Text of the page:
Imran Khan hits his own wicket

Pakistan’s PM was arm-twisted by the Saudis to not attend the summit of Islamic countries in Malaysia, a meeting that was Imran’s idea
Imran Khan hits his own wicket

In the game of cricket there are many ways in which a batsman can get out. However, everyone feels sorry when a batsman gets out inadvertently hitting his own wicket while attempting to play a shot.
Imran Khan of Pakistan made his debut as his country’s leader with a sterling reputation garnered in his career as a cricketer. All his fans expected the Kaptan (Captain)—the sobriquet his admirers affectionately use for him—to make waves, earn laurels and carve new records in his new vocation, just as he had excelled in cricket. However, Imran recently hit his own wicket and Pakistanis—friends and foes of his—are agog: Why did he do it?

An important conclave of leaders of several Islamic countries was held recently in Kuala Lumpur, Malaysia. Billed as the KL Summit, it brought together under one roof, among other notables, President Recep Erdogan of Turkey, President Hassan Rouhani of Iran and Prime Minister Mahathir Mohamad of Malaysia, the host of the gathering.

But the leader most conspicuous by his absence was Imran. The Pakistani prime minister begged himself off from attending the meeting, without providing a logical reason for his last-minute no-show. What’s galling to most—especially to the host of the meeting—is the fact that the conference was the brainchild of Imran, and he becomes guilty of not owning his own invention. It was on the sidelines of the UN General Assembly’s annual session last September in New York that he met Erdogan and Mahathir and the three of them came up with the idea of pooling the collectives efforts of like-minded Islamic states for promoting a better image of Islam—their common faith and identity.

Among the three proponents of the idea, Imran was seen as ‘more equal than others’ because he had just delivered a strong message to the world audience—in his straight-from-the-heart address from the UNGA podium—to drop their pre-conceived notions of Islam being a religion or faith that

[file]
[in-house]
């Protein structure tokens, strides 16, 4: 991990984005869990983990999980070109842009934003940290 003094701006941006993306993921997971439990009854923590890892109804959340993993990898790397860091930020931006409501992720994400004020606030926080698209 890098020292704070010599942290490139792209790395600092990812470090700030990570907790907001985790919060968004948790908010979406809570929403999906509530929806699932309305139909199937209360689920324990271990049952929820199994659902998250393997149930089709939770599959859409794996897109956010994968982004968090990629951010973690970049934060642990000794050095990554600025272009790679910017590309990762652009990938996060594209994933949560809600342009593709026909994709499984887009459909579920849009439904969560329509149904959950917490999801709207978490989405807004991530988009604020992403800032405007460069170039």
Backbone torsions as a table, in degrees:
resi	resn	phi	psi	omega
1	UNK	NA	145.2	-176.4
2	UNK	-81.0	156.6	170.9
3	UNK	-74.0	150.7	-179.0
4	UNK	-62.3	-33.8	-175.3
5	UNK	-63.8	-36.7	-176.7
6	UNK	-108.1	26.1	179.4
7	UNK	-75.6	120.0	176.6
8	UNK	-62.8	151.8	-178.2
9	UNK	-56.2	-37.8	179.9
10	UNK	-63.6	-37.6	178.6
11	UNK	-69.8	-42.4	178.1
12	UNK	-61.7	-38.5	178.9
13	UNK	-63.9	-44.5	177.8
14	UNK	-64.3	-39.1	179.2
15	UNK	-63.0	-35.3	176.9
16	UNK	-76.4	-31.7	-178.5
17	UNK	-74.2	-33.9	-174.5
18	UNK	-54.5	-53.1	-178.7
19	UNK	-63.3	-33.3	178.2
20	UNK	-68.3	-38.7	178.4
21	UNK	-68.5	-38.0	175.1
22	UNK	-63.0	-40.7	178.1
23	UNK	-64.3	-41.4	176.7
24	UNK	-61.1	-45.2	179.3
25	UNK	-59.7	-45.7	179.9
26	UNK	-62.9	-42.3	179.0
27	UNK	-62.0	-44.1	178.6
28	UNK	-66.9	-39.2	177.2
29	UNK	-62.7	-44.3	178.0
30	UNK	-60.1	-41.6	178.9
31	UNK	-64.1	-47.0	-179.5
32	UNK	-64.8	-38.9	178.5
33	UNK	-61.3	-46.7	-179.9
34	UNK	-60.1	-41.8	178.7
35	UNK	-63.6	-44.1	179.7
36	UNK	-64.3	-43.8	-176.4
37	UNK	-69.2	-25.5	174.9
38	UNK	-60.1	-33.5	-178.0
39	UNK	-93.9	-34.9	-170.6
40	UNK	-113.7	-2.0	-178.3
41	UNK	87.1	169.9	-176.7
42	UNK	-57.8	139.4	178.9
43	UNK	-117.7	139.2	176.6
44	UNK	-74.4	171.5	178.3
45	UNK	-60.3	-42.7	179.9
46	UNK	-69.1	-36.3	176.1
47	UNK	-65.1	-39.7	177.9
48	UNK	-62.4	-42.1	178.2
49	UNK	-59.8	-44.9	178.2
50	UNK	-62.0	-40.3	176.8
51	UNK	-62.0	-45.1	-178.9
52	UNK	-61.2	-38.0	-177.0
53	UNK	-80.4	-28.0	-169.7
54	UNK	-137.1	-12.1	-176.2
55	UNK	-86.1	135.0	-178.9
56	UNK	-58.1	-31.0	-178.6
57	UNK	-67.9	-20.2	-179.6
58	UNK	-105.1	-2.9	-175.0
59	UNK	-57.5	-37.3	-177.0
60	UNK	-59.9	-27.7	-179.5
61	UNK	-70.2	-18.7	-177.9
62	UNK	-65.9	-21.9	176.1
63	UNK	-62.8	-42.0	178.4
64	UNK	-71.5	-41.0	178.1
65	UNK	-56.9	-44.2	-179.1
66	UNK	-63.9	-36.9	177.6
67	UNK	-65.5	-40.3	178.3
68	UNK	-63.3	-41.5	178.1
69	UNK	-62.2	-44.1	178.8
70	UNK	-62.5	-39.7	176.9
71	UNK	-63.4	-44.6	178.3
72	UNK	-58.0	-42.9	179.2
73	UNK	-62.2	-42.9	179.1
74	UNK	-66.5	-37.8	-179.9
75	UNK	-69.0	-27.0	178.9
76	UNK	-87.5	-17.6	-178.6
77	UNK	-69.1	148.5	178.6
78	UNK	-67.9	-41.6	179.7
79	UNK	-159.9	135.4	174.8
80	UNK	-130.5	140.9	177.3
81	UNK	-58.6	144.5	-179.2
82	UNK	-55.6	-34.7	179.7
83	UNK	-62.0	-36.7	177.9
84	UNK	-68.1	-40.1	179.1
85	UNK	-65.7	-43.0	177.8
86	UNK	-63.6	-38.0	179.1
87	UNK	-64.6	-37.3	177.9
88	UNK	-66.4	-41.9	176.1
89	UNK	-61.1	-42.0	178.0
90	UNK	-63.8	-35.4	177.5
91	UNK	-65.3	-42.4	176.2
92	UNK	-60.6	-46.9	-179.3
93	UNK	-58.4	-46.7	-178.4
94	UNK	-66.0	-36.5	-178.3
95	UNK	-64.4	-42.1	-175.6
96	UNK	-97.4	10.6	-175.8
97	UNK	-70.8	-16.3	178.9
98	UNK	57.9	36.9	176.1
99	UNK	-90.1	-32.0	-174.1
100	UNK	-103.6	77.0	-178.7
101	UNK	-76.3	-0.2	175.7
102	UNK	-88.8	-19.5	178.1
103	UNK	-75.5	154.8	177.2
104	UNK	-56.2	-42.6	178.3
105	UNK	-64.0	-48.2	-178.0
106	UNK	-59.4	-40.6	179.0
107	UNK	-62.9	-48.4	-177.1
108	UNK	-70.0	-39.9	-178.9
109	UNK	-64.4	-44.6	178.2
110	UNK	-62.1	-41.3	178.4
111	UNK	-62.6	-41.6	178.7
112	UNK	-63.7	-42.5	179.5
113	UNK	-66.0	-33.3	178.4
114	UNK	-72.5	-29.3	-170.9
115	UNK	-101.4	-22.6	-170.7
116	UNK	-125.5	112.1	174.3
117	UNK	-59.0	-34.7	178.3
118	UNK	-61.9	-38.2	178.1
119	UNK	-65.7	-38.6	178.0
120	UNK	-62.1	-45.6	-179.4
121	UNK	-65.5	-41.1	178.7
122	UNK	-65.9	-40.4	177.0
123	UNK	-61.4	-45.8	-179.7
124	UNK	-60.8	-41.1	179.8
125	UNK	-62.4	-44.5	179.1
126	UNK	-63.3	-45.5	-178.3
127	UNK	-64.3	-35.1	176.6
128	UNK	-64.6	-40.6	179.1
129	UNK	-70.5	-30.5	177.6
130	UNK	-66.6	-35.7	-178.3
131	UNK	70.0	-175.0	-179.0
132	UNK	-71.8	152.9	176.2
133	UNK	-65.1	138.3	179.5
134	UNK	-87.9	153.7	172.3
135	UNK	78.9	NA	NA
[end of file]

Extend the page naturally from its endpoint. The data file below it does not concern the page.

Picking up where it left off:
promotes terrorism. Imran had made a passionate appeal to non-Muslims to shirk their ‘Islamophobia’ and rethink Islam.

Imran found receptive listeners among Muslim leaders like Erdogan and Mahathir, who shared his vision that it was their responsibility to promote and sell a healthier image of Islam. The idea of the KL Summit, bringing together thinkers, authors, social scientists, social activists, et al., from across the spectrum of the Islamic world, was germinated right there in New York among these three leaders. Mahathir offered to play host to what the leaders thought would be a watershed, a new groundbreaking assembly of Muslim intellectuals and policy thinkers.

Punditry that followed the birth of what was hailed as a noble initiative noted that all three promoters of it happened to be non-Arabs and shared a wealth of ideas on how to revive the Muslim world as a collective and dynamic force in the 21st century. There was consensus among pundits that this non-Arab initiative was an idea whose time had come, largely because the Arab world had failed to provide a path to the Islamic ummah on how to resuscitate itself. There was lamentation all around that the existing collective body, the Organisation of Islamic Countries (OIC), had failed, miserably, to be a beacon to the Islamic world.

OIC, conceived and born in the wake of the arson attempt back in 1969 at the Al-Aqsa Mosque in Jerusalem—the third holiest shrine for Muslims—has done nothing spectacular in its half a century of being there. It’s as good as a dodo, a paralysed body that does precious little beyond assembling pompous Muslim leaders under its umbrella for routine, inane meetings and issuing communiques that hardly merit any notice.

OIC has been rendered dysfunctional and moribund by the Saudis who largely bankroll it and want it to play a second fiddle to their foreign policy. Instead of working for unity of the ummah, Saudi Arabia has become its divider and spoiler—its incursion and ill-fated adventure in Yemen being ample evidence of its nihilistic role.

But then, the Saudis leaned on their ‘brother’ Imran to sabotage his attendance at KL Summit. The Saudis and the Emiratis in the UAE took fright that the KL conclave was going to become a parallel body to their subservient OIC. They couldn’t exert pressure on the leaders of Iran, Turkey and Malaysia. But Pakistan is indebted to them. Their largesse bailed out Pakistan from its economic misery. Imran is personally beholden to them.

So Imran was summoned to Riyadh for an ‘audience’ with Saudi Arabia’s de facto monarch, the incorrigible MBS. Upon his return from there it was announced that Pakistan would not be attending the KL Summit. The risible explanation for Imran shooting himself in the foot was that Pakistan wanted to be “neutral” and work as “a bridge” to unite Islam-ic countries.The message between the lines was that the ‘brave’ Kaptan had wilted, succumbed to Saudi arm-twisting and didn’t mind hitting his
own wicket. Never mind the egg on his face, it’s all between ‘brothers’.

Karamatullah K Ghori
Former Pakistani diplomat

Related Stories

No stories found.

The New Indian Express